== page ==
by Jon Sanders
Director of the Center for Food, Power, and Life, Research Editor, John Locke Foundation
Locker Room readers will recall the Sanford couple’s significant financial difficulties brought on them by installing rooftop solar panels out of the belief it would save them money.
I wrote about it under the title “Before installing rooftop solar to save on power bills, do the math.”
It’s bad enough when individual homeowners get taken in by false promises and numerical sleight-of-hand. But what about when the dupes are an entire state’s policymakers, and they use their political power to force their costly mistake on homeowners across the state?
All the more reason to do the math.
Steve Sexton, assistant professor of public policy and economics at Duke University, explains in The Wall Street Journal how California regulators used bad numbers to force a very bad policy on consumers. Some snippets follow:
The California Energy Commission, which approved the rule as part of new energy-efficiency regulations, didn’t conduct an objective, independent investigation of the policy’s effects. Instead it relied on economic analysis from the consultancy that proposed the policy, Energy and Environmental Economics Inc. Its study concluded that home buyers get a 100% investment return—paying $40 more in monthly mortgage costs but saving $80 a month on electricity. If it’s such a good deal, why aren’t home buyers clamoring for more panels already?
Sexton, who has studied the value of rooftop solar generation in California by zip code, explains how California’s math breaks down:
The Energy Commission is too optimistic about the cost of panels. It assumes the cost was $2.93 a watt in 2016 and will decline 17% by 2020. Yet comprehensive analysis of panel costs by the Lawrence Berkeley National Laboratory estimated the average cost of installed panels to be $4.50 a watt for the 2- to 4-kilowatt systems the policy mandates. That is $4,000 more than regulators claim for a 2.6-kilowatt model system in the central part of the state, where 20% of new homes are expected to be built. Berkeley Lab further estimates that costs fell a mere 1% between 2015 and 2016, far short of the 4% average annual decline the regulators predict. …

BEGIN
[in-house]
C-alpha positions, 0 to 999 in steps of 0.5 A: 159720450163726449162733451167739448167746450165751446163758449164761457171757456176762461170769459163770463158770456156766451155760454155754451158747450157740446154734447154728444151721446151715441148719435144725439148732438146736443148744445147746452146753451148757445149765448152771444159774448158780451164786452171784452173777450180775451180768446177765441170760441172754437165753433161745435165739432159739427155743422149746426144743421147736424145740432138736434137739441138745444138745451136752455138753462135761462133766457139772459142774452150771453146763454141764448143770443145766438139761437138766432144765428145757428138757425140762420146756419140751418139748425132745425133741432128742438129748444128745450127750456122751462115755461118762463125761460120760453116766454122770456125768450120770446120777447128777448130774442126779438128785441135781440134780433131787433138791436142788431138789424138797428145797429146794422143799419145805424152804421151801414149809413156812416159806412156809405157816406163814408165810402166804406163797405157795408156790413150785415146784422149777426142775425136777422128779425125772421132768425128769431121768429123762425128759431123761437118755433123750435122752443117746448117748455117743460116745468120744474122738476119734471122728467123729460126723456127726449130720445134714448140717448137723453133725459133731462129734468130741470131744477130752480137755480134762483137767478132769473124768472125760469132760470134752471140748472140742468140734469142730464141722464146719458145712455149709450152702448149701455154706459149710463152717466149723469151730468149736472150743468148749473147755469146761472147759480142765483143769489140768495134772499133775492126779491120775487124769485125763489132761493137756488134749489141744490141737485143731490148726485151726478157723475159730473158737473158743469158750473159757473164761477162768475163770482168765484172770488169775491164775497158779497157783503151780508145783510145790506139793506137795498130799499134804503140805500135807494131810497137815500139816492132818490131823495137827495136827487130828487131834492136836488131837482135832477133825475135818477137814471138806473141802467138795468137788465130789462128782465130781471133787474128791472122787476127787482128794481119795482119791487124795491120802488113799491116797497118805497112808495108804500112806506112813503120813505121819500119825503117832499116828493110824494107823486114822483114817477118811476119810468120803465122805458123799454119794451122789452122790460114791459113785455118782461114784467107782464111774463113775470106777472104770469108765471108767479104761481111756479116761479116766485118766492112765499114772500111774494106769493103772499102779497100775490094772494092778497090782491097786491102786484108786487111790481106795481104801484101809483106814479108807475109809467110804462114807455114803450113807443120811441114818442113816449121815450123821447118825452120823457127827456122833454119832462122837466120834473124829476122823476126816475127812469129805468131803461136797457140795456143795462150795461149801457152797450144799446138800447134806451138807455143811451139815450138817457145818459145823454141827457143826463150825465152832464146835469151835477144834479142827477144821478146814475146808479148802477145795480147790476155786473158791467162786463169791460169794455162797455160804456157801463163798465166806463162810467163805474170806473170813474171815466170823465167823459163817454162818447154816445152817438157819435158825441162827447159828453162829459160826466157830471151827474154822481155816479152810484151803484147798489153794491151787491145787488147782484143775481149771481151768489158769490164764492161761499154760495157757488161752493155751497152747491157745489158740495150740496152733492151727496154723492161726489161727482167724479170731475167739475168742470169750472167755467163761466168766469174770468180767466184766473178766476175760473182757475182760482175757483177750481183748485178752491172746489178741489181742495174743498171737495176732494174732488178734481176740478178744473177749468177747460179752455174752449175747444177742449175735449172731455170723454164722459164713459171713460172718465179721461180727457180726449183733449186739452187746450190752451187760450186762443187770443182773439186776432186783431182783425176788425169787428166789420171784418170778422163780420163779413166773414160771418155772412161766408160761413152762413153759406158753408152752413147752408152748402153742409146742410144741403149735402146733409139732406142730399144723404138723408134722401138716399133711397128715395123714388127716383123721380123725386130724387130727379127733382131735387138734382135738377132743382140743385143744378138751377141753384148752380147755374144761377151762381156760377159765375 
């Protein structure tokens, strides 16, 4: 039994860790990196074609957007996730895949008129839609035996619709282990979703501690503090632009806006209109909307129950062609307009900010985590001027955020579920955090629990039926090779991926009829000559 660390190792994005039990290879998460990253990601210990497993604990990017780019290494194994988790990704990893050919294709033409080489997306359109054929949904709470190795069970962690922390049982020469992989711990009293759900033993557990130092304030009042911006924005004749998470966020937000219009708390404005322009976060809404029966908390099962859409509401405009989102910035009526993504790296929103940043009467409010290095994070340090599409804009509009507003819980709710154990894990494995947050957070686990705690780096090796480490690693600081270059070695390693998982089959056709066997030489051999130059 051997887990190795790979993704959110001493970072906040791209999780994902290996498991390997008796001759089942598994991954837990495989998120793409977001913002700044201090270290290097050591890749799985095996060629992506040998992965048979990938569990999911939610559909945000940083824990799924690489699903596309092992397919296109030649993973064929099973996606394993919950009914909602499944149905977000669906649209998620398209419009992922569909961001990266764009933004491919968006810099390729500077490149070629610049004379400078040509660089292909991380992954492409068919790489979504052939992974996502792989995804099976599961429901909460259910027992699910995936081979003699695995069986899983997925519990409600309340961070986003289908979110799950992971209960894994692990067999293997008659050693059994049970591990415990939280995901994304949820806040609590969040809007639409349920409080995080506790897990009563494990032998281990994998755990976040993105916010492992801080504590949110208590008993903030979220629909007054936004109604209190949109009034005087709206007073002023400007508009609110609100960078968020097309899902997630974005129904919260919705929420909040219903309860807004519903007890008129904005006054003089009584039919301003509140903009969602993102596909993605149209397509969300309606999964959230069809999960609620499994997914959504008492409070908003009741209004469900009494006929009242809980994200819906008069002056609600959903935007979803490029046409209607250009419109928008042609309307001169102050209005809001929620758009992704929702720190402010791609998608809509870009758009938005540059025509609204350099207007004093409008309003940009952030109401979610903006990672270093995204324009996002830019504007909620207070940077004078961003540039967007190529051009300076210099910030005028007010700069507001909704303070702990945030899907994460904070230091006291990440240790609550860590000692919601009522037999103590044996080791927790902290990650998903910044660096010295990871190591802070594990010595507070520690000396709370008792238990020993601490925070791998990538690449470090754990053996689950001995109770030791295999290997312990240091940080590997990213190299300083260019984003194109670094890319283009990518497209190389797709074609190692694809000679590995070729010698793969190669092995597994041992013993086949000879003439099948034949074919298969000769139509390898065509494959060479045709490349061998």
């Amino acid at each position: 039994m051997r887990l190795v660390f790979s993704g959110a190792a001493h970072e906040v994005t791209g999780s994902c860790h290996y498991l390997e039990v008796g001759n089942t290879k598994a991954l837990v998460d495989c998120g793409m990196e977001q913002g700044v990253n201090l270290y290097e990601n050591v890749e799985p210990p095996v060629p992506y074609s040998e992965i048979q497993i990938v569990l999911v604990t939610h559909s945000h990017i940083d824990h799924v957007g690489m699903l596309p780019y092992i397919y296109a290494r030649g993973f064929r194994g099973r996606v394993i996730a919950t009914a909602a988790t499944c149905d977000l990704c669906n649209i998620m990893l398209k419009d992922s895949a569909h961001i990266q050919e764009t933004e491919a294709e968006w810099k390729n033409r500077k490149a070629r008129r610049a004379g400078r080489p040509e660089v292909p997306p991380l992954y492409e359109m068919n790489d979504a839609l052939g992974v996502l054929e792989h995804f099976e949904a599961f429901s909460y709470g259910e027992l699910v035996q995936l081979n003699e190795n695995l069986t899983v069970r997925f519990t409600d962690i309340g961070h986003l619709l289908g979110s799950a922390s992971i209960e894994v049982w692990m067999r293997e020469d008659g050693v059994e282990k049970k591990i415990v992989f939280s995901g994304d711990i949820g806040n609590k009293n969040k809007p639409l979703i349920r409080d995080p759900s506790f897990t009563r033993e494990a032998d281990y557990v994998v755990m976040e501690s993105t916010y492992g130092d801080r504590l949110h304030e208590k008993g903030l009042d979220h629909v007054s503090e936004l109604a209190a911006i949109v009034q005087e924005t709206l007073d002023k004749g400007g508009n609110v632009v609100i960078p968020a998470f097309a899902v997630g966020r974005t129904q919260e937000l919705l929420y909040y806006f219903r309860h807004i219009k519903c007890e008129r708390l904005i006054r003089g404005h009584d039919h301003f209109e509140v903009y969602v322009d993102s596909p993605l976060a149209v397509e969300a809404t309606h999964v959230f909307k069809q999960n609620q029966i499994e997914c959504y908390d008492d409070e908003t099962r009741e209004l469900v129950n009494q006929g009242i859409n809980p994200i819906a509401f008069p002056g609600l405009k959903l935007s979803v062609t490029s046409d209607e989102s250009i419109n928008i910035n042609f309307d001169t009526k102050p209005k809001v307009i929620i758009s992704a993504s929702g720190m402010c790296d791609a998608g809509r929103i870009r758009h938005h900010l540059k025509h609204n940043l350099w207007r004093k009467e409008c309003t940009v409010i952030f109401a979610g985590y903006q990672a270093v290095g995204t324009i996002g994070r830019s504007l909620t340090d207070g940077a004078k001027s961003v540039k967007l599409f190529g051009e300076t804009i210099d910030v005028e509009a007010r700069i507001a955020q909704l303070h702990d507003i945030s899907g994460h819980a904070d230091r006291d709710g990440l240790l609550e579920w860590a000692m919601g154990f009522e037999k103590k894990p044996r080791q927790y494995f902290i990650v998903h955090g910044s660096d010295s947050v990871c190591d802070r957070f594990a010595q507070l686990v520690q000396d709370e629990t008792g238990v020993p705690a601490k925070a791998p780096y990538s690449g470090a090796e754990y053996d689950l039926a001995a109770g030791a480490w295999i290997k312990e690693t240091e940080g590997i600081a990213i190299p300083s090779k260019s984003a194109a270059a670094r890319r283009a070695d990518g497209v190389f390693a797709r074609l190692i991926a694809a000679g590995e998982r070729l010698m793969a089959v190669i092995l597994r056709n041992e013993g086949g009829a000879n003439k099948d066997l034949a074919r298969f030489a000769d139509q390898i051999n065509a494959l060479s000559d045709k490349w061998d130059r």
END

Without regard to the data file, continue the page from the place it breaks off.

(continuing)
Residential solar generators are paid as much as eight times what wholesale generators receive, according to a grid operator’s analysis of publicly available data. Dozens of states are rethinking these generous subsidies, paid by ratepayers, because they shift the costs of maintaining the electric grid to relatively poor nonsolar households. The California Public Utilities Commission is set to revisit this regressive policy in 2019—before the solar mandate takes effect.
If the subsidies are removed, solar adopters would be in the red. This is why the electricity generated by the solar mandate should be valued at the cost of its replacement from the grid—not at the subsidized rate households receive. In a presentation at the National Bureau of Economic Research earlier this year, I estimated the value of rooftop generation for each of California’s ZIP Codes using one year of price data from the grid operator. The average electricity value of the solar mandate’s model system is $12.50 a month, far less than the $80 benefit the regulators claim.
A reminder: When MIT Technology Review did the math and considered what would happen to the financial picture of rooftop solar if states changed their highly generous subsidy structures, they began to warn that the supposed “solar boom” resembled a “solar bubble.”